Sunday, May 18, 2003

An Indian market research firm published the second poll of Iraqi citizens since the conclusion of the war to overturn Saddam Hussein. It shows public opinion to be behind Professor Glenn Reynolds and his administration, although there are concerns that Reynolds does not have the wholehearted support of the Bush administration.

Both Greenpeace and the World Wildlife Foundation today rejected invitations by Professor Reynolds to help guide and monitor environmental projects aimed at restoring the wildlife and ecology of much of Iraq. Iraq, which has suffered from decades of punitive measures aimed at non-Sunni Muslims, is estimated to require $30 billion of environmental restoration work. Neither organization commented publicly about the invitation, which was published Saturday on Instapundit, the weblog maintained by Professor Reynolds.

LATE BREAKING STORY

In a surprising development, Professor Glenn Reynolds was recalled to Washington Sunday evening by the Bush administration. President Bush, who has said nothing about Reynolds’ first week as administrator of Iraq, had no comment. Speaking anonymously, one White House official said “Reynolds had potential, but things were just moving too fast.” The official also noted that Reynolds had failed to clear policy initiatives with ‘appropriate government institutions.’ When asked if Reynolds’ recall meant that he had lost his job, the official said ‘Indeed.’ Al Jazeera, commenting on the story in real time, said that the recall was evidence that the White House did not want Iraq to succeed, and that it was Reynolds’ success that had gotten him into trouble.




posted by Thomas at 3:29 PM


wMonday, February 10, 2003


What The German Said
Copyright 2003
Thomas W. Fuller

This is a synthesis of several conversations with Europeans about the upcoming war in Iraq.

“Well, so we oppose this adventure, this war. But why? Our reasons are not the same as the reasons of our leaders, who seek to appease us and further their ambitions.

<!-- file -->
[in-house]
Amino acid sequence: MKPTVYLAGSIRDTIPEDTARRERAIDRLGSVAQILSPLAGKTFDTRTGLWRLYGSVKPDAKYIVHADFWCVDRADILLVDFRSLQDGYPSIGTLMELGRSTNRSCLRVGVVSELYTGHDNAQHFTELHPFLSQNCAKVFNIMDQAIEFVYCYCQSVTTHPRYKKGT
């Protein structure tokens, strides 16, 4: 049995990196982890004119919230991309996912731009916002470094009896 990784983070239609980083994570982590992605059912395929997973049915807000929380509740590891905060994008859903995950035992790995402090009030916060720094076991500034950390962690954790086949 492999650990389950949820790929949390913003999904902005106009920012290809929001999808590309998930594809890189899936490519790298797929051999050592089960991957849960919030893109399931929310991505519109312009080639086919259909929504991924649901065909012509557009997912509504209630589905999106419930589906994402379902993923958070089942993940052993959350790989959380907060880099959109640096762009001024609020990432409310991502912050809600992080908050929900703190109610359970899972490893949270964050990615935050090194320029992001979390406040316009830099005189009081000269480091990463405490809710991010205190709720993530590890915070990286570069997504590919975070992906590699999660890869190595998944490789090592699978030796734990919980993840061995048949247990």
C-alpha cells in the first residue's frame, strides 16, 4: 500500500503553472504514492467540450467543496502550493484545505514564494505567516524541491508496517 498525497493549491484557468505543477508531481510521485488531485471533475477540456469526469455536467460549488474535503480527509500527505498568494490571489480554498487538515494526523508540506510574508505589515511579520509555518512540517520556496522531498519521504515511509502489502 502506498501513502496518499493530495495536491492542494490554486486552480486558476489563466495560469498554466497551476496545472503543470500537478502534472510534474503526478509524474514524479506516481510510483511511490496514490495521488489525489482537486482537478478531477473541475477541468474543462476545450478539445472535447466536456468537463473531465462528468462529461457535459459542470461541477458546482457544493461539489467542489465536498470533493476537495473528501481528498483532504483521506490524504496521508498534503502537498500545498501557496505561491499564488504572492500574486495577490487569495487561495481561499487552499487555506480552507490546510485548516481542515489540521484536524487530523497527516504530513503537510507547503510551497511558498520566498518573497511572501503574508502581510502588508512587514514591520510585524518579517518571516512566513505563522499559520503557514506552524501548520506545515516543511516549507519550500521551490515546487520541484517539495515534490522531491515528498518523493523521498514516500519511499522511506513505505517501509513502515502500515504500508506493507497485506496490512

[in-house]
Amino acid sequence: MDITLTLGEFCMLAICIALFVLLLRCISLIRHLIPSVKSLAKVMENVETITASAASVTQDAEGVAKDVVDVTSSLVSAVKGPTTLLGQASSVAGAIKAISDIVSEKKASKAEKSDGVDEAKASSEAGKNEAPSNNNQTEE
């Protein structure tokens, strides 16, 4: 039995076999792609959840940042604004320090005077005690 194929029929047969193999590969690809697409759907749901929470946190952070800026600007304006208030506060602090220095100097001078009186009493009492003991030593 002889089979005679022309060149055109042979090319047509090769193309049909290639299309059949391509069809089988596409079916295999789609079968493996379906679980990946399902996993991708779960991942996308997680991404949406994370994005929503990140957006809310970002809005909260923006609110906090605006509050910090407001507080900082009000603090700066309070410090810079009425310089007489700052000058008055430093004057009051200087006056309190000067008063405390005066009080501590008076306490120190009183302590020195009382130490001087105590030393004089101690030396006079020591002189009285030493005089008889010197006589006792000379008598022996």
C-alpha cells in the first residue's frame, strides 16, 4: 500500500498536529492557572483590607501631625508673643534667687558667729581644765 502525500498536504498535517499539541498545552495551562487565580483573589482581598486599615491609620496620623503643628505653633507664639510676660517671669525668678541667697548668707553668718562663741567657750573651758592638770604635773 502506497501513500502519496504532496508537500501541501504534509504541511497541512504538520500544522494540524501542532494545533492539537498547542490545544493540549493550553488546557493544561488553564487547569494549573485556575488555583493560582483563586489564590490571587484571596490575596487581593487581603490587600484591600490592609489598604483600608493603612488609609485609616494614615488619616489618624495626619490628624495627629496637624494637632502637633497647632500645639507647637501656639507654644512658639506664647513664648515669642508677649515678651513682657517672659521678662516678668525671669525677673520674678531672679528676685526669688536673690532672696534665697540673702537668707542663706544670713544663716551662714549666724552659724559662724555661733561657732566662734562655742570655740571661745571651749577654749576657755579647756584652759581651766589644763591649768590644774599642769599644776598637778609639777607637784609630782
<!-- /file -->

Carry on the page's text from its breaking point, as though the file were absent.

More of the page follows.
We have started wars like this. We have created a demon that demands destruction and then built the means for that destruction. And in the end, the devil we created stared back at us from a mirror and what we destroyed was ourselves.

It is not out of hatred of America that we oppose this war. In this modern era, hating America would be hating ourselves. If Bruce Willis did not exist, we would have to invent him. If Kurt Cobain had not killed himself, we would have had to join in his crucifixion. We do not hate America.

Nor is it fear of America that drives our opposition. We know you too well, know your brash, over-confident and under-educated boys, whose first steps in a foreign land were here. We took them into our beds, if not always into our hearts, and we know that you do not wish us harm. We do not fear you.

You created and published an ideal for how the world should be. Master marketers and super salesmen, you sold us this dream. We knew, from your movies, your television shows, your music, that this dream was not your reality, that it was a probably unattainable vision. But you offered this ideal in the marketplace of ideas, and we bought it. We bought this dream of a future of the world.

And so we oppose this war, mostly because we love you. We love America and this American dream of yours. And we cannot bear to see you betray it.

Saddam Hussein is evil. We know it. Saddam Hussein has weapons of mass destruction. We know this, too. Like you, we have helped him become who he is, and to build these weapons.

Saddam Hussein, we do not doubt, would be happy to collaborate with those who have chosen terror as a way of life. And still we oppose this war.

We have also chosen to put away capital punishment. At the end of the day, we did so not out of pity and concern for the criminals affected, but out of concern for what execution does to the executioner, to the hardening of the soul and the admission of arrogance that capital punishment brings to the society at large. Please, listen.

The ideals that your current version of Realpolitick would betray are more important than Saddam’s survival, more important than your sense of security, more important, at the bitter end of a bitter day, than the lives of those who perished on September 11, 2001.

We, who live our lives surrounded by memories of the dead, can tell you what they say. We, the children and grandchildren of the Third Reich can tell you that the dead neither want nor require vengeance. They want nothing. They say nothing. What meaning their lives and deaths will have will be created by us, for us. And we, the willing purchasers of your vision, your dream, wish to have a voice, perhaps that voice denied to the dead, a voice of experience in defining the meaning of 11 September.